I've still got a couple of buildings to put together, but when Comrade Antonius visited yesterday we put on the soundtrack to The Good, The Bad and the Ugly, got out some unpainted figures, and had a game of Dead Man's Hand. If you haven't played it yet, it's a doozy. Very simple, very fun and with loads of character. It has certainly had me doing some serious 'research' by watching a host of Westerns. Yee Haw!

Wednesday, November 27, 2013


I played my first game of Meeples and Miniatures Bingo this evening while preparing a pile of Foundry figures for the upcoming painting challenge (and cutting my fecking thumb).

I was listening to Episode 117, and claimed a Tactical Victory 19:11 into the episode. Since the whole episode was about Ex Illis that gave me an easy Wildcard box, so I was able to claim the entire right hand column with the Wildcard replacing one of the boxes. Neil wasn't actually talking all that much in the episode as he was interviewing. so I reckon I did pretty well. So who can claim a Tactical Victory in any episode in less time?

My thumb seems to have stopped bleeding now, so back to the prepping and seeing if I can score a full Strategic Victory...

Saturday, November 23, 2013

Meeples and Miniatures Bingo

Back in July last year I sang the praises of the Meeples and Miniatures podcast, and included some ideas for a drinking game to be played while listening.

Captain Man Cave had the idea of revamping this as a bingo game, so we came up with a joint effort for your nerdy enjoyment. This might be a nice little distraction for those of you preparing to chain yourselves to the painting desk for Curt's painting challenge.

1. Best played when painting but play anywhere!
2. Any M&M episode will do.
3. Some phrases or events appear on the Bingo grid more than once, but you can only cross off a box once each time you hear it.
4. Using a brush loaded with paint to cross off the grid allows you to cross off one extra bonus box of your choice on the main grid each game.
5. Claim a Tactical Victory by finishing a complete line in any direction.
6. Full Strategic Victory is won by completing the whole grid.
7. Wildcard! events can replace any other box on the grid.
8. Be careful not to knock over your water jar when leaping up to yell 'BINGO!!'

Please feel free to share it around! Tell us how you get on with different episodes. Are there any where you can't score at least a tactical victory?

Whether you play the game or not, Meeples is a great podcast to listen to while painting, and I would like to thank Neil for the huge amount of work he puts into producing it. Indeed, it is my go-to podcast.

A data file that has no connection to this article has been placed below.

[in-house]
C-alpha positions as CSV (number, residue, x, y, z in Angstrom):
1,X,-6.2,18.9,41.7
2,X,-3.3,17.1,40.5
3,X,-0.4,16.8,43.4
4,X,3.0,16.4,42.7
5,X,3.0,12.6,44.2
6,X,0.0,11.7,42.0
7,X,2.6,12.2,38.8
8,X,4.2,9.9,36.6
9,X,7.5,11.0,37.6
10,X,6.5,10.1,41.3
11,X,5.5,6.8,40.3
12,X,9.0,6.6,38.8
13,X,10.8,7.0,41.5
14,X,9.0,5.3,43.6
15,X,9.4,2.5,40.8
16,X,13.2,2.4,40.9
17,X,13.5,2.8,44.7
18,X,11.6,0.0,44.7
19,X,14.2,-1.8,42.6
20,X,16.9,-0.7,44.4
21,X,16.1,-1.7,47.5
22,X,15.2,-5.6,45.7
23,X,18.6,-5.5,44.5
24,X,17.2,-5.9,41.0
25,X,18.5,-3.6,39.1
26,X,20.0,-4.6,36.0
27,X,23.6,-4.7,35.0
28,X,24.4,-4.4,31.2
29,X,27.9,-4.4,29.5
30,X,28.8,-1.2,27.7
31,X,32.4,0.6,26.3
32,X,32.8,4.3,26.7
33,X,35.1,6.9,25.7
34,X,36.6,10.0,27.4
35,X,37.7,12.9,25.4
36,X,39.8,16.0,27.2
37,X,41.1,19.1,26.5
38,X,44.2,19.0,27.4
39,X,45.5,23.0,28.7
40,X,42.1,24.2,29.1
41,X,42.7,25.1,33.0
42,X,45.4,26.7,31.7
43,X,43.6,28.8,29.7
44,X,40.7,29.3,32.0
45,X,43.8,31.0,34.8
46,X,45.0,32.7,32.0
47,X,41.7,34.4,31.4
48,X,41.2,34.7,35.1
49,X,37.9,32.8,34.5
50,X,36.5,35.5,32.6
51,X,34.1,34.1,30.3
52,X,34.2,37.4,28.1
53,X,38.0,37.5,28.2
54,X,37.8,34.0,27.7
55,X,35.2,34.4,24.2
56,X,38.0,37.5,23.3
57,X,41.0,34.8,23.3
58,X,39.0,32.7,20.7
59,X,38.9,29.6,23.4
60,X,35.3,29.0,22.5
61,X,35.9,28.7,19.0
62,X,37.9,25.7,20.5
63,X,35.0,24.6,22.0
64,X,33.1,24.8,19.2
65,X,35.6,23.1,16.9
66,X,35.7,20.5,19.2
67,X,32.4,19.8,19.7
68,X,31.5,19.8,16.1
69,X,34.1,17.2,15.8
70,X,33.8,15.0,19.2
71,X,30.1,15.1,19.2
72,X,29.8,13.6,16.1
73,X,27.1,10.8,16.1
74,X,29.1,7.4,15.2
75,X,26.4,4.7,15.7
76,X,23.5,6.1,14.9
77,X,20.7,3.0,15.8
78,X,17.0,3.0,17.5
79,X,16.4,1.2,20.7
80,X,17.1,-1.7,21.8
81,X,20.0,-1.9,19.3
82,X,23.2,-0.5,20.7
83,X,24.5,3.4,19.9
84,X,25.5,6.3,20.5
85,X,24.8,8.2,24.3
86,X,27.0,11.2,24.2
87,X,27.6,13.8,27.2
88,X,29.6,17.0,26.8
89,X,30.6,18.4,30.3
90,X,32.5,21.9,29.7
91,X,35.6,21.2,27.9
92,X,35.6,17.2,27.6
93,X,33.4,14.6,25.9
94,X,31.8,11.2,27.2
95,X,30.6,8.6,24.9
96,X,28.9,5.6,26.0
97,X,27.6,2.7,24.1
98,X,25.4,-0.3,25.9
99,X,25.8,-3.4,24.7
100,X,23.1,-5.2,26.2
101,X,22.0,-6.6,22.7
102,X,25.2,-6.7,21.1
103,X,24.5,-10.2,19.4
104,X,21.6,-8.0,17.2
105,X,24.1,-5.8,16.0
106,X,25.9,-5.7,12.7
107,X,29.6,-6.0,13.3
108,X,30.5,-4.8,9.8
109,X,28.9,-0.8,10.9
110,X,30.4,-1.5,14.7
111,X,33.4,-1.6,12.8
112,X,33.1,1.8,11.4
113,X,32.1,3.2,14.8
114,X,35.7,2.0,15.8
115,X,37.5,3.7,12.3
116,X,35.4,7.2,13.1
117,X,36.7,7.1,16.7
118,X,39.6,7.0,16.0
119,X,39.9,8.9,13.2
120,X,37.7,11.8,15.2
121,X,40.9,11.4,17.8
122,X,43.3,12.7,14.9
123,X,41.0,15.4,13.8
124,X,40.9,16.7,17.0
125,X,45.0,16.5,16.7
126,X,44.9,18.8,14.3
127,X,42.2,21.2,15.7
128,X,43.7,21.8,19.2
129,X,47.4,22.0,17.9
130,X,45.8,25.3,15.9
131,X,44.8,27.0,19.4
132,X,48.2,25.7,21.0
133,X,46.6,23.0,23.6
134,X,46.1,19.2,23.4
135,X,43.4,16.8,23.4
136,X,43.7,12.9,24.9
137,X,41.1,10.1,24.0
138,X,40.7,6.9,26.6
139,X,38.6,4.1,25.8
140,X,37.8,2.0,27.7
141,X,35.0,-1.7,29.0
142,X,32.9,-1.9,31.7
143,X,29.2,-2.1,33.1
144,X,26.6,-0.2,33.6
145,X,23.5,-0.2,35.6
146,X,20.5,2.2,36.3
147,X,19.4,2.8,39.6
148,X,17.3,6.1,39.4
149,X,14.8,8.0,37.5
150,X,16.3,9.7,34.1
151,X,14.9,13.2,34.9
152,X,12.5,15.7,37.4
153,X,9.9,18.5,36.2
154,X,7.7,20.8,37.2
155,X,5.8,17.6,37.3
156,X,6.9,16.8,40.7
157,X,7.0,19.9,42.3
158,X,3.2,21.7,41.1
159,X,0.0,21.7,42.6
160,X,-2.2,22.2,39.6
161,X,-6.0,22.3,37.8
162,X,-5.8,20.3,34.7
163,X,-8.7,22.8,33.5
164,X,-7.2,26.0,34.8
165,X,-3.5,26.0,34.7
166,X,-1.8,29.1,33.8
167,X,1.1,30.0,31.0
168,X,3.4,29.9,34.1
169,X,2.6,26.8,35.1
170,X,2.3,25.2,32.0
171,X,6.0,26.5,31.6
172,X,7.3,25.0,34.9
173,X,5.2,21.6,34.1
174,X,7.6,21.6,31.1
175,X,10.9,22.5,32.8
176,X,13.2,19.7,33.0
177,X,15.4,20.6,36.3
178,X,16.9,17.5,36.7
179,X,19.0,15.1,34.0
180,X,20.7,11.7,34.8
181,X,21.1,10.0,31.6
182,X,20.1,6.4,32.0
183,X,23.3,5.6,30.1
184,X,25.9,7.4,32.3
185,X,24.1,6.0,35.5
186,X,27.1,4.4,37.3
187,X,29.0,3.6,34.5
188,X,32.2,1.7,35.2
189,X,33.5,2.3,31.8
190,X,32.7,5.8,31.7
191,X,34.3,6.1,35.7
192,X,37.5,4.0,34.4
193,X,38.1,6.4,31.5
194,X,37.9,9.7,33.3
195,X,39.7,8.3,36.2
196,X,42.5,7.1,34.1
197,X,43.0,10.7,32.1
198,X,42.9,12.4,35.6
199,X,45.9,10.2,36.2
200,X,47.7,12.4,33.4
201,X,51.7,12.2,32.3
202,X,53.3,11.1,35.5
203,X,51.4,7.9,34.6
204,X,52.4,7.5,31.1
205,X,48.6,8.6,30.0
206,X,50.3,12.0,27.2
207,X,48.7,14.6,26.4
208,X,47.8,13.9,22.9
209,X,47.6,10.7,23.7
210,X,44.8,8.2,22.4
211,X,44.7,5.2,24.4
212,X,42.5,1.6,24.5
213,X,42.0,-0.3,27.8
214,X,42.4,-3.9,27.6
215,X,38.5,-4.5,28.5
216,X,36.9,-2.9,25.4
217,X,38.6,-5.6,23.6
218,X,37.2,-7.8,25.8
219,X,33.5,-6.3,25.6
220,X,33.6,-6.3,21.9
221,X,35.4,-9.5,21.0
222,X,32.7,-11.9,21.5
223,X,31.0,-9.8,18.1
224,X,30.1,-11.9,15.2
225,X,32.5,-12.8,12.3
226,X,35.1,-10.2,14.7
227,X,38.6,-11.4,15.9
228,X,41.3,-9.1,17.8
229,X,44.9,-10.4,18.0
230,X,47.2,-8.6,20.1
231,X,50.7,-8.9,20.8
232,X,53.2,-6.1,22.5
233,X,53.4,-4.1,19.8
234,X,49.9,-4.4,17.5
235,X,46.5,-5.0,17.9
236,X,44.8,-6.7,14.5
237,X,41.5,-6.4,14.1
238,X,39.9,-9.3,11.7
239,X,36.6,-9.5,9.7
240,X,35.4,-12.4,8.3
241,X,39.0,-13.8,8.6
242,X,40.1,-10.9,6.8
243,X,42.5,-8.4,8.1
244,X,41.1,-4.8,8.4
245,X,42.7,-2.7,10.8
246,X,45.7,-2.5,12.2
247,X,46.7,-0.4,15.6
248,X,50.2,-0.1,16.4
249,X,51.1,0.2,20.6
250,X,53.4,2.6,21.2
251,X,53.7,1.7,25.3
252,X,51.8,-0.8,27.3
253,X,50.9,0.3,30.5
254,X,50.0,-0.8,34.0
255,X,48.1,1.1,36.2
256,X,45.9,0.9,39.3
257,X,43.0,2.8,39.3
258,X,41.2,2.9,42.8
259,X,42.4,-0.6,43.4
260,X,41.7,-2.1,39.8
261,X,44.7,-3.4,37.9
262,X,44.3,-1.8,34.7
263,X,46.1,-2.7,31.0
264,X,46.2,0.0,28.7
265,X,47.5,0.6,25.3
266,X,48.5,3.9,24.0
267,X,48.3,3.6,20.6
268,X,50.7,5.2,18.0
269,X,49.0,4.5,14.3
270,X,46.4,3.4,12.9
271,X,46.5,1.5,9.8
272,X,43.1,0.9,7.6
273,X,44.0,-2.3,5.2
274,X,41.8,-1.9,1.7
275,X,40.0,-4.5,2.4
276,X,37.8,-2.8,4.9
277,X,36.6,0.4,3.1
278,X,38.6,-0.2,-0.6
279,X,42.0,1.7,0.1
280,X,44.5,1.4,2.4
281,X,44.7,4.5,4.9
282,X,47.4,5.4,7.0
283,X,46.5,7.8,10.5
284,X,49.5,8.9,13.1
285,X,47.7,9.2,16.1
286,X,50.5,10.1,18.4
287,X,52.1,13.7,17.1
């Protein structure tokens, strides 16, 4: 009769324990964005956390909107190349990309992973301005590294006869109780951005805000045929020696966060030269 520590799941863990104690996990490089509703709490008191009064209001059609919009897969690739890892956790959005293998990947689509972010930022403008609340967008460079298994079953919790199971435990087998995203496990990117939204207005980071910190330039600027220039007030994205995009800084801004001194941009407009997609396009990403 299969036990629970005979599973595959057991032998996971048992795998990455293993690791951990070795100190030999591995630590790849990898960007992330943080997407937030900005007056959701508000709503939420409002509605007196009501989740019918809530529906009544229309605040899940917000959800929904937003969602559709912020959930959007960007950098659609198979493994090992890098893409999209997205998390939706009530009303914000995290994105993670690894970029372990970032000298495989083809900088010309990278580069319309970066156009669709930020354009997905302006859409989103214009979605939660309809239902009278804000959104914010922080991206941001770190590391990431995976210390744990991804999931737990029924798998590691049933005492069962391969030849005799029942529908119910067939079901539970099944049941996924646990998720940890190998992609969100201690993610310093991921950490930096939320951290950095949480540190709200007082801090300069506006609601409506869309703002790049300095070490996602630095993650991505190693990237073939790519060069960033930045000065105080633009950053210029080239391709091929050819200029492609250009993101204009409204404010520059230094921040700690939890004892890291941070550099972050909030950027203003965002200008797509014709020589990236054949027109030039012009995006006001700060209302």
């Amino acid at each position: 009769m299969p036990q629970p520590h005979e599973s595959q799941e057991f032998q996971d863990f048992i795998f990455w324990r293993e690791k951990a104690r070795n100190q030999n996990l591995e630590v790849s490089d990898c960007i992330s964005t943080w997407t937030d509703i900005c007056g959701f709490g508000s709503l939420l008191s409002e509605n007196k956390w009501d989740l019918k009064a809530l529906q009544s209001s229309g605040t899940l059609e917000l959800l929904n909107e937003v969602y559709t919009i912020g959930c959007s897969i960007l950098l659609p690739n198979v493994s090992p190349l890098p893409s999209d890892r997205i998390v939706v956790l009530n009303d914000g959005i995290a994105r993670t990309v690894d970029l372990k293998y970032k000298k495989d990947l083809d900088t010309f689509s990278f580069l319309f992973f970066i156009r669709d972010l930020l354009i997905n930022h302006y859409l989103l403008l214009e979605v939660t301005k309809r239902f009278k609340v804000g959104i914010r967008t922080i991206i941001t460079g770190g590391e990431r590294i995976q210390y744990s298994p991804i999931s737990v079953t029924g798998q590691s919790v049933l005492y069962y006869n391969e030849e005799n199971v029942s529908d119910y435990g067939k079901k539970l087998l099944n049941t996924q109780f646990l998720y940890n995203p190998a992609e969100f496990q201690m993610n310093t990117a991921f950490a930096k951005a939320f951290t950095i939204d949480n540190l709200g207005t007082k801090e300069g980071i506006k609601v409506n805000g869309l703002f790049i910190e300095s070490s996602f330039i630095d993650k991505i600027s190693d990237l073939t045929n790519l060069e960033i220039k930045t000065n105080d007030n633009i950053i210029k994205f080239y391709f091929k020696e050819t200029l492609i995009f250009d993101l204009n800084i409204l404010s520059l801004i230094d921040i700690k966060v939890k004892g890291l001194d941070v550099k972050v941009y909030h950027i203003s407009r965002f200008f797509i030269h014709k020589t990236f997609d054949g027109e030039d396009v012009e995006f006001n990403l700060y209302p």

Moving rapidly on....

Friday, November 22, 2013

This Week in the Duchy

Phew! It is nearly the end of the school year, and as always the insane busyness ramps up a few notches. It has been a big week, partly caused by trying to cram in as much gaming time with Cap'n Paul before he relocates to Canberra in a couple of weeks. At the moment it is all smiles and bonhomie, but we are also starting to gear up for ruthless competition in Curt's Painting Challenge. Paul has kindly offered to make a trophy for our side wager in Curt's challenge, so stay tuned. So far he is doing a good job of intimidating me by explaining at length how he has drawn up spread sheets to track his figure painting progress. Roll on December 15.

Last night Paul and I went on an adventure to visit Ian of War and Peace Games fame. Not only did Ian cook up a fantastic bolognaise for us, but we got to explore his warehouse where he keeps his stock. Nerdvana. I'm sure the puddles of drool are still there, and Paul had to be physically restrained from throwing himself bodily at all the Bolt Action goodness, while I only just managed to ignore the siren call of the wall of SAGA lead. Fortunately I spent a lot of money a couple of weeks back on some terrain, otherwise I would have run seriously amok. I was seduced by one shiny thing though, the brand new Fall of the Reich supplement to Battle Group Kursk. There they were in a big lovely heap, smelling of new book. I'm only flesh and blood.

Paul sharing my excitement about Battlegroup: Fall of the Reich

Battle Group Kursk was the main reason for our visit in the first place. We had been planning to pay Ian a visit for a while, and since he had never played BGK, and Paul had only had one quick game, the plan was for me to run through a game with them.

I put together a couple of 500 point battle groups, with Ian and Paul paying the Germans. I decided to keep it simple, so didn't include any indirect fire. Instead, we basically played a tank-heavy meeting encounter, with my company of T-34s and an SU-122 against four Pz IV Hs and a Tiger, supported by a platoon of infantry each and a few other bits and bobs.

The game was great fun. Each side gradually got their units on to the table, with the Germans getting into some good ambush positions while I built up enough of a mass of Soviet armour to launch them across the board. When I finally unleashed them they scared Ian and Paul a lot, as they suddenly had to contend with T-34s rapidly closing to point blank range. The game see sawed a bit, with Paul rolling more 1s than is mathematically possible, then pulling out two double 6s in a row, the swine. Meanwhile, Ian had uncanny luck drawing battle counters as I pinned or knocked out his units, managing to draw a series of the 'special event' chits that left one of my T-34s immobilised and another blown up by a mine. Then, in a single turn Paul managed to brew up 4 of my tanks, and it was all over apart from the gloating. Ooooh I love BGK. Such a fun game.

Yeah, yeah